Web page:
It’s been a hard month. I’m not sure I’m ready to write about it, to be honest. Looking down the barrel of an unknown illness is not exactly the most fun thing in the world. There’s been a lot of doctors scratching their heads, and blood tests.
But there has been bright spots – I am now officially 2e myself, with a confirmed ADHD diagnosis. And that bit has been wonderful (apart from the mild hiccough of prescribed medicines with a high chance of pushing me beyond the veil – hello unusual allergies!) There is an amazing relief to be found in describing difficulties and events from the past and having doctors nod their head and say, “That’s typical“.
I am now more aware of my children’s difficulties, and how to help them avoid the problems I have faced. I also know of the pitfalls ahead, which I’d thought of as personal failings – nope! Instead, typical 2e is – me. And the fear I know every parent faces, “Am I raising them right?“, now comes with a few more signposts. There is real hope. Continue reading “Homeschool; Life Update”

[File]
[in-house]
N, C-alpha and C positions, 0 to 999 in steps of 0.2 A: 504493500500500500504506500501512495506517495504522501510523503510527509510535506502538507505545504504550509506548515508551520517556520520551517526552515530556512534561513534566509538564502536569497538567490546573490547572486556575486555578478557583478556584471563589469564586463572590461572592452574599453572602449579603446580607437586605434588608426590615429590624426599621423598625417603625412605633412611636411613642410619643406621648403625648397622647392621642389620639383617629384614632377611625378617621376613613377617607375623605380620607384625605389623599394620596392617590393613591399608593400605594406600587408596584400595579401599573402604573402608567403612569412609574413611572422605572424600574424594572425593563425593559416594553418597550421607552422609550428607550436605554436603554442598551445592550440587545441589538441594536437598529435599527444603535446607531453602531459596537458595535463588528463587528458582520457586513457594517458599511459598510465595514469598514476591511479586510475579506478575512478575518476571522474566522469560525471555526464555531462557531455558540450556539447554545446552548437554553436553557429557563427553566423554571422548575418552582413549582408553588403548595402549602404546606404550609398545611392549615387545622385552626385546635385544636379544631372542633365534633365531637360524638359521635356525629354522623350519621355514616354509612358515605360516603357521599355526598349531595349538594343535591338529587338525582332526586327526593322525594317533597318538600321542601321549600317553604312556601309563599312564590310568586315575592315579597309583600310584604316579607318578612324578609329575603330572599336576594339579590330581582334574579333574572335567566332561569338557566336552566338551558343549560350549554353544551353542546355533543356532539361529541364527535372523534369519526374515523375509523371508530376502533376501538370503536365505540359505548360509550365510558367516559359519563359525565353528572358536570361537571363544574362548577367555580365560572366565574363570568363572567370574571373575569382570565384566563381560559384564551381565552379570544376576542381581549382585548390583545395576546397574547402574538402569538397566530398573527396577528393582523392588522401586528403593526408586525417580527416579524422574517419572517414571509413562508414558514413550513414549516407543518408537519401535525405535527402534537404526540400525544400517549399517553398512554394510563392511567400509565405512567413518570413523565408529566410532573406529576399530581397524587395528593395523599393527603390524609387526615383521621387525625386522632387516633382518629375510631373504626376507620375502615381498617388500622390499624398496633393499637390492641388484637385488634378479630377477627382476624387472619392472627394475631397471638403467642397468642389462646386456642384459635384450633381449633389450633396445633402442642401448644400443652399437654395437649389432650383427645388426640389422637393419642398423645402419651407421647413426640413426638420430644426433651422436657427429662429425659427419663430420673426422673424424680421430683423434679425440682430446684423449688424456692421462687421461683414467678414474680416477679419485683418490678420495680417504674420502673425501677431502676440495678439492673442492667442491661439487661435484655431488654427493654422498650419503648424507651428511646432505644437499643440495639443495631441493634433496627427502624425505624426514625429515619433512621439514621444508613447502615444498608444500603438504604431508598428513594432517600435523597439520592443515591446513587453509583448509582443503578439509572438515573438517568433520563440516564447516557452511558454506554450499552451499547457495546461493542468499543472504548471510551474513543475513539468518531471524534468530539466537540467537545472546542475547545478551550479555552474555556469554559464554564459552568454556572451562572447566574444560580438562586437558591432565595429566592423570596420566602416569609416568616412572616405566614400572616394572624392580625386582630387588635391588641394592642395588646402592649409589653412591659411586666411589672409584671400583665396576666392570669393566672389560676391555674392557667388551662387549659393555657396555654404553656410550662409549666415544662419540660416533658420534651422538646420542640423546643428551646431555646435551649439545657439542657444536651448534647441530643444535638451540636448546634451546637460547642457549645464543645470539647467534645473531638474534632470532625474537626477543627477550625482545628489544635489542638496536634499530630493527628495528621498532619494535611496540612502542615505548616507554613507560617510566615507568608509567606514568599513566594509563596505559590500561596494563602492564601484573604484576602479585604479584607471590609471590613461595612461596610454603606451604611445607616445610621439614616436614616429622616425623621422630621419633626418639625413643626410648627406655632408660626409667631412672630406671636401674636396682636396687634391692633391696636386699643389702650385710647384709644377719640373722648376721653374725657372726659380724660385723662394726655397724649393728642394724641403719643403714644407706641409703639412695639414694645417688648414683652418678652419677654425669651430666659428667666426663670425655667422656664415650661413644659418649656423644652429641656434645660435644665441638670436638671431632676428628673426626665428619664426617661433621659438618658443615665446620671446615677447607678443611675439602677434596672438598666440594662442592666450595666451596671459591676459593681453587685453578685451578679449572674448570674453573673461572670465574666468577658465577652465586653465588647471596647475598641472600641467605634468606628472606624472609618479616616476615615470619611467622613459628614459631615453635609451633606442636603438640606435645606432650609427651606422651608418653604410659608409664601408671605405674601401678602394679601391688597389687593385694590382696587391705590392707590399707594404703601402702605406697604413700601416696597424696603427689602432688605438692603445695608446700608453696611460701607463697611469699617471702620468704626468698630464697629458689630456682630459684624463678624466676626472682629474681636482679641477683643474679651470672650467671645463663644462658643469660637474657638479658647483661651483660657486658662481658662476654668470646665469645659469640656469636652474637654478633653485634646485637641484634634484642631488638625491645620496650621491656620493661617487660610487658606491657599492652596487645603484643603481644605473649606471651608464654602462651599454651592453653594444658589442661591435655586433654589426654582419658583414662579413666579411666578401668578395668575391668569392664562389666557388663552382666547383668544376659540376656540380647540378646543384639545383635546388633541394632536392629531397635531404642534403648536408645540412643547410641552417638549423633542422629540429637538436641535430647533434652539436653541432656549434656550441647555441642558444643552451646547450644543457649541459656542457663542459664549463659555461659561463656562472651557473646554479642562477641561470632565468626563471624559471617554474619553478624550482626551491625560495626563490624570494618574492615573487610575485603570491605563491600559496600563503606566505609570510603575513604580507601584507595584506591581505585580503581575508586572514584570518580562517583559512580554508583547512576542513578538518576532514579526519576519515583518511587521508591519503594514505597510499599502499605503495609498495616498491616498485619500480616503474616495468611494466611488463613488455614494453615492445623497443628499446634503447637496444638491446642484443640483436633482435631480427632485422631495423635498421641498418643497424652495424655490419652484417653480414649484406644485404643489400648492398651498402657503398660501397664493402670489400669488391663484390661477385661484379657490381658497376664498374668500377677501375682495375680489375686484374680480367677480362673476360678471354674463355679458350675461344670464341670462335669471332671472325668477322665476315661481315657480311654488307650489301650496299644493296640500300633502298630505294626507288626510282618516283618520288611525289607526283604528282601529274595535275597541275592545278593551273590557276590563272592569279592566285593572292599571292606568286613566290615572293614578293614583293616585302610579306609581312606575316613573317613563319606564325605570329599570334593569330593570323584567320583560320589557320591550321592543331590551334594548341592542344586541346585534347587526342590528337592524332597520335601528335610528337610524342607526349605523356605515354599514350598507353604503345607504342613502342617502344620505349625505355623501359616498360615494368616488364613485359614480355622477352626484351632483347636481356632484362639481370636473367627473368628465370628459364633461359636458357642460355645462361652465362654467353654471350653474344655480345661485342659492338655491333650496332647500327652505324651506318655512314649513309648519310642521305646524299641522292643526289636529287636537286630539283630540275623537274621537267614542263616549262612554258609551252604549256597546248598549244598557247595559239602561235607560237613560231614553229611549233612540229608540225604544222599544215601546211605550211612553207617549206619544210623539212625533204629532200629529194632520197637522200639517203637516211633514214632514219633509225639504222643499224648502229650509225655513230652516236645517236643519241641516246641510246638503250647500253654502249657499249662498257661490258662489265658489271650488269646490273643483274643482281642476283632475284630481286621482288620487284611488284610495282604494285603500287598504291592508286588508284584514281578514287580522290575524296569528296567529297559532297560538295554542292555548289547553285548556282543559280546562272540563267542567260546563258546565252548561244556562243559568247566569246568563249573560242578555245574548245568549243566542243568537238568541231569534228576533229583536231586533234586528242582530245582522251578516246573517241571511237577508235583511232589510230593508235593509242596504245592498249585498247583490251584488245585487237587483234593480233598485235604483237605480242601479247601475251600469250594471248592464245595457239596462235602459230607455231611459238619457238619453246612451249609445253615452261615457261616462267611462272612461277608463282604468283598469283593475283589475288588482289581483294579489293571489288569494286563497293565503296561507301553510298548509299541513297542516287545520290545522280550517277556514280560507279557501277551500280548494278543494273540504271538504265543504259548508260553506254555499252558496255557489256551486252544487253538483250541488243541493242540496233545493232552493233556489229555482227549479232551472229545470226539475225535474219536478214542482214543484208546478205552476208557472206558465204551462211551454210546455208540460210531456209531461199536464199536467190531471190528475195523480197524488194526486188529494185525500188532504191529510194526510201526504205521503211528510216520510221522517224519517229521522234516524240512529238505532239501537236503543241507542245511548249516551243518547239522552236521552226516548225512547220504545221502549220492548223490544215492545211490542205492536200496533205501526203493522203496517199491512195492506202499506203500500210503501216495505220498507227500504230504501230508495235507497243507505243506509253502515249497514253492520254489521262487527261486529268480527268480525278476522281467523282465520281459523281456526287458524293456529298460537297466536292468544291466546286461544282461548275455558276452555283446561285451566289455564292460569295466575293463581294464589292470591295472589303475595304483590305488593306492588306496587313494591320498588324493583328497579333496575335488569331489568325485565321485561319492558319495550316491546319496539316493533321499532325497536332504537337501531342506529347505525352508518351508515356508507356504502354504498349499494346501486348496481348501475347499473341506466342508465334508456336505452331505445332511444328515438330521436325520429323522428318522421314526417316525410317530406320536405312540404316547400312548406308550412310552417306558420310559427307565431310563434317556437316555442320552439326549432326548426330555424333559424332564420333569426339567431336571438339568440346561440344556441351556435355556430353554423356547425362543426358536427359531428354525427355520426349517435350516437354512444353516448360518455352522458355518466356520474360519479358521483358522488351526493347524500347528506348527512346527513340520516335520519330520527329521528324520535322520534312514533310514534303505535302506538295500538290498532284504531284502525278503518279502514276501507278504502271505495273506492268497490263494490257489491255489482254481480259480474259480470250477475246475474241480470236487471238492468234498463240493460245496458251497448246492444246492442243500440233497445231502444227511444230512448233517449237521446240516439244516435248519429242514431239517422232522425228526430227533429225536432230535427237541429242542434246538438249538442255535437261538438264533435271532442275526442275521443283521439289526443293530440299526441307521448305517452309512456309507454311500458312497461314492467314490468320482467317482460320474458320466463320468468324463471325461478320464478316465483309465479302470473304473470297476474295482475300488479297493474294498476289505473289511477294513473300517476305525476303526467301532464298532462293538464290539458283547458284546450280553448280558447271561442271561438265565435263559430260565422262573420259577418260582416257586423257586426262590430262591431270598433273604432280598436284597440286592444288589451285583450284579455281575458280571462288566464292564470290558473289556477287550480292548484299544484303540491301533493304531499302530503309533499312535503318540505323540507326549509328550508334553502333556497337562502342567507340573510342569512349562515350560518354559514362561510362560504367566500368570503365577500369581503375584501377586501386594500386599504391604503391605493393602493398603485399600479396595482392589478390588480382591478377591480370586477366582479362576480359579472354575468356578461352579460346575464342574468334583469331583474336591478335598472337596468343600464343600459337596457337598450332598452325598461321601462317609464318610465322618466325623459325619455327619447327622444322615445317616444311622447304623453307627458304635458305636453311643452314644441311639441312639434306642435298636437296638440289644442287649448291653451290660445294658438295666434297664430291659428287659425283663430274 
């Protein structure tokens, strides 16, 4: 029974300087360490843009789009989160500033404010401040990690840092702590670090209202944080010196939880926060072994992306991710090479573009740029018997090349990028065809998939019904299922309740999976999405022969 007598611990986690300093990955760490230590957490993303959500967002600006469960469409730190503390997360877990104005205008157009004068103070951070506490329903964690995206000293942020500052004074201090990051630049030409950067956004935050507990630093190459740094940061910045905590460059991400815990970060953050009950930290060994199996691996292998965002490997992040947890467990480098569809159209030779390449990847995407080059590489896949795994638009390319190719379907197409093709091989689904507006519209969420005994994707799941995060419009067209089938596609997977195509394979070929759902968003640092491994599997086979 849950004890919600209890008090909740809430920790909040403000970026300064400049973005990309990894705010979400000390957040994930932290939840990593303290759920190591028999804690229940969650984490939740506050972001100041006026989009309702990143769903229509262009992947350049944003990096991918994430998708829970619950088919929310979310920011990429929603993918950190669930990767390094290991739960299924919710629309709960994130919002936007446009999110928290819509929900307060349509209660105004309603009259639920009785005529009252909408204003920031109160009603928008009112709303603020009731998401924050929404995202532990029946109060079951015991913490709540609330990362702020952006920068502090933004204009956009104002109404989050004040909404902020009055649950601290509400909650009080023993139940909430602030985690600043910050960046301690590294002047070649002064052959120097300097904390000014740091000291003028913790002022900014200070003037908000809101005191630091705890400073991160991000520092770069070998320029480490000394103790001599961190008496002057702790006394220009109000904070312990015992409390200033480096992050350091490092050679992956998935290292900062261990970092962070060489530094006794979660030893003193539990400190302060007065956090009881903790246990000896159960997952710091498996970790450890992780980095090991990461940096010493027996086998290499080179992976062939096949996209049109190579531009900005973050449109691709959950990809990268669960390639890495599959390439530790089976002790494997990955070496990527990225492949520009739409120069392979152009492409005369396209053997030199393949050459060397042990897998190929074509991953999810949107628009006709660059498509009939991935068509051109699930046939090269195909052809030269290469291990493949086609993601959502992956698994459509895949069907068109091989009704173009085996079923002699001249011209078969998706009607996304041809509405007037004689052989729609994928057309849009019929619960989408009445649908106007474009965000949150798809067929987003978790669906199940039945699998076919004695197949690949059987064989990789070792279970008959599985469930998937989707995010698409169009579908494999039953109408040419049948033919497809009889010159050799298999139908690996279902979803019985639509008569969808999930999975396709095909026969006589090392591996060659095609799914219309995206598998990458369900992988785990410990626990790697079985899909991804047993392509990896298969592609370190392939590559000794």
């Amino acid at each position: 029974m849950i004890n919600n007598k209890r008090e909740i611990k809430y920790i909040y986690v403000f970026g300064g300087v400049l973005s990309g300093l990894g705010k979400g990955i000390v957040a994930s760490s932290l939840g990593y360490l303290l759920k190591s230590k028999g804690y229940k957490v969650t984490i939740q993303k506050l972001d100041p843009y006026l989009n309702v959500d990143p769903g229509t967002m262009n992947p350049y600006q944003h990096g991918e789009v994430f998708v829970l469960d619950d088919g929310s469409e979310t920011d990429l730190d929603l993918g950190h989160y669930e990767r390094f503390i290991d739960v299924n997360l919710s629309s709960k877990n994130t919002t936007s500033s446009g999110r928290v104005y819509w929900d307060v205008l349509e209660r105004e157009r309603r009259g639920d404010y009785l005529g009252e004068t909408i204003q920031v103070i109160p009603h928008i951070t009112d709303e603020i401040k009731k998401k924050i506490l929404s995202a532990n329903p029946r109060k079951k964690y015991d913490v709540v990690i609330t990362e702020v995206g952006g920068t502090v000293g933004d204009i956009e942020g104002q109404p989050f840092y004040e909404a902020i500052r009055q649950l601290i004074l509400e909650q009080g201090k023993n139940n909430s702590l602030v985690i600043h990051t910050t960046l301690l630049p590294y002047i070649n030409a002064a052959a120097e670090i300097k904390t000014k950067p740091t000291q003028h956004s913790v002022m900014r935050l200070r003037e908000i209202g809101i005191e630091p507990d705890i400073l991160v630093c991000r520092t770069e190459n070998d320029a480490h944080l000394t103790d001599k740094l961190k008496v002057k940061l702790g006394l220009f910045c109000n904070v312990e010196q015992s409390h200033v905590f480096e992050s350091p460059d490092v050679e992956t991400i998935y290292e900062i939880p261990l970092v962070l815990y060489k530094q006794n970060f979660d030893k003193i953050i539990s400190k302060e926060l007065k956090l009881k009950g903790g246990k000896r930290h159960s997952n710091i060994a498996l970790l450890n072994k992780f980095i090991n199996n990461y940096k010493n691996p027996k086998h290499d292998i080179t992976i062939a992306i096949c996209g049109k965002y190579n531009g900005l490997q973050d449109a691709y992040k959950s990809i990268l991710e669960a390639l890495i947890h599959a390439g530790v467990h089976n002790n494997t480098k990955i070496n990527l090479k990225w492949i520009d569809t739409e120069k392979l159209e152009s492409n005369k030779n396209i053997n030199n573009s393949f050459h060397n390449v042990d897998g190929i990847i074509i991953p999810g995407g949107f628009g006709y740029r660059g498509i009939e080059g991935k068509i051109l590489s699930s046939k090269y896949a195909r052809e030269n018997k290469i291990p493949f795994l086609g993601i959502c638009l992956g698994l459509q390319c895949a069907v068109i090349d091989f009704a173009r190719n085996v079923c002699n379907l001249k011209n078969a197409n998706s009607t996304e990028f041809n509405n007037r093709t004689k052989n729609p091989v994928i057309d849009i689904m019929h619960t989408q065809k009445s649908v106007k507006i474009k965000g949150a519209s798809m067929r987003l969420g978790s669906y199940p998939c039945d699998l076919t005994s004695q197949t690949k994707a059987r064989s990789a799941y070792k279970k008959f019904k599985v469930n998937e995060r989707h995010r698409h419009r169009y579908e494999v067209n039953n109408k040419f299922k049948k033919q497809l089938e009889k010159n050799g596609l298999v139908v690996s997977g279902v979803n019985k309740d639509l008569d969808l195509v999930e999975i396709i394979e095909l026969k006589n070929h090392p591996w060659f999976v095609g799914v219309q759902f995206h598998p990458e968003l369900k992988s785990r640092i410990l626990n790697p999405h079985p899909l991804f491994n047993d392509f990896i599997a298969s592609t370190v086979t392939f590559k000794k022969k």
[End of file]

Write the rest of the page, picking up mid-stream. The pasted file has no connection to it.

One of the greatest experiences about visiting NZ was a chance for all of us get some hands-on learning that would not be available in Australia. Knowing my kids and their preferences and attention spans, I had to carefully select what we visited – so good-bye long guided tours, talking heads or demonstrations. We would need something a little more hands on. And being science people, there was naturally a focus on science education. And boy was it fun. Here are some of the great places we visited – in roughly the order we visited them.
Continue reading “Campervanning Across New Zealand on the 2e Bandwagon: Strewing Education”
As I talked about previously, I don’t feel that modern maths really enters into the classroom, or general maths curriculum very often. But that doesn’t mean it can’t! In fact, some of this maths is so easy, you can start learning and playing and thinking about it with your preschooler or primary-school aged children.
Here’s some cool maths ideas we’ve done at home.
Continue reading “Modern Maths to Do With Your Primary Schoolers: Fractals”
There is quite a difference between the way I thought I would teach chemistry compared to the way C prefers to learn. C is very visual-spatial in his thinking. He absorbs knowledge when he can see it and touch it. He doesn’t mind listening, but he can’t just listen – there has to be a visual component, or lots of space to wiggle and jump around. And when he’s excited by a new idea he gets very loud! Which is a joy. He also loves to play with an idea – to absurdity if possible.
This makes putting together a chemistry curriculum in the more formal way a problem. But it also gives us great scope for experimentation. Afterall, where else can you go? Continue reading “Putting Together A Chemistry Curriculum”